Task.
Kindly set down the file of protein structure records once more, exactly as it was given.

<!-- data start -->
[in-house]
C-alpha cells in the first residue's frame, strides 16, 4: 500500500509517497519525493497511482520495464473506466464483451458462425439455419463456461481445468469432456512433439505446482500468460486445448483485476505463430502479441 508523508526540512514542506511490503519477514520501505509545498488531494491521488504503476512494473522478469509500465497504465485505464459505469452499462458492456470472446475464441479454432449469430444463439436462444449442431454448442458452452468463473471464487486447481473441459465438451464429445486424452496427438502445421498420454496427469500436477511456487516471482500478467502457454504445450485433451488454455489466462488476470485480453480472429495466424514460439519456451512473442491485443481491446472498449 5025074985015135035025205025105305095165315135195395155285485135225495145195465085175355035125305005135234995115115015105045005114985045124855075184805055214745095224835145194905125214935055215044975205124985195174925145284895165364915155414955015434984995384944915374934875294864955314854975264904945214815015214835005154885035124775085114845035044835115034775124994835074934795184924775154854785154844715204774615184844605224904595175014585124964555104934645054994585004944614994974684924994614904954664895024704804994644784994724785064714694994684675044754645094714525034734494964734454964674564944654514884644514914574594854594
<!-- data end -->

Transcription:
[in-house]
C-alpha cells in the first residue's frame, strides 16, 4: 500500500509517497519525493497511482520495464473506466464483451458462425439455419463456461481445468469432456512433439505446482500468460486445448483485476505463430502479441 508523508526540512514542506511490503519477514520501505509545498488531494491521488504503476512494473522478469509500465497504465485505464459505469452499462458492456470472446475464441479454432449469430444463439436462444449442431454448442458452452468463473471464487486447481473441459465438451464429445486424452496427438502445421498420454496427469500436477511456487516471482500478467502457454504445450485433451488454455489466462488476470485480453480472429495466424514460439519456451512473442491485443481491446472498449 5025074985015135035025205025105305095165315135195395155285485135225495145195465085175355035125305005135234995115115015105045005114985045124855075184805055214745095224835145194905125214935055215044975205124985195174925145284895165364915155414955015434984995384944915374934875294864955314854975264904945214815015214835005154885035124775085114845035044835115034775124994835074934795184924775154854785154844715204774615184844605224904595175014585124964555104934645054994585004944614994974684924994614904954664895024704804994644784994724785064714694994684675044754645094714525034734494964734454964674564944654514884644514914574594854594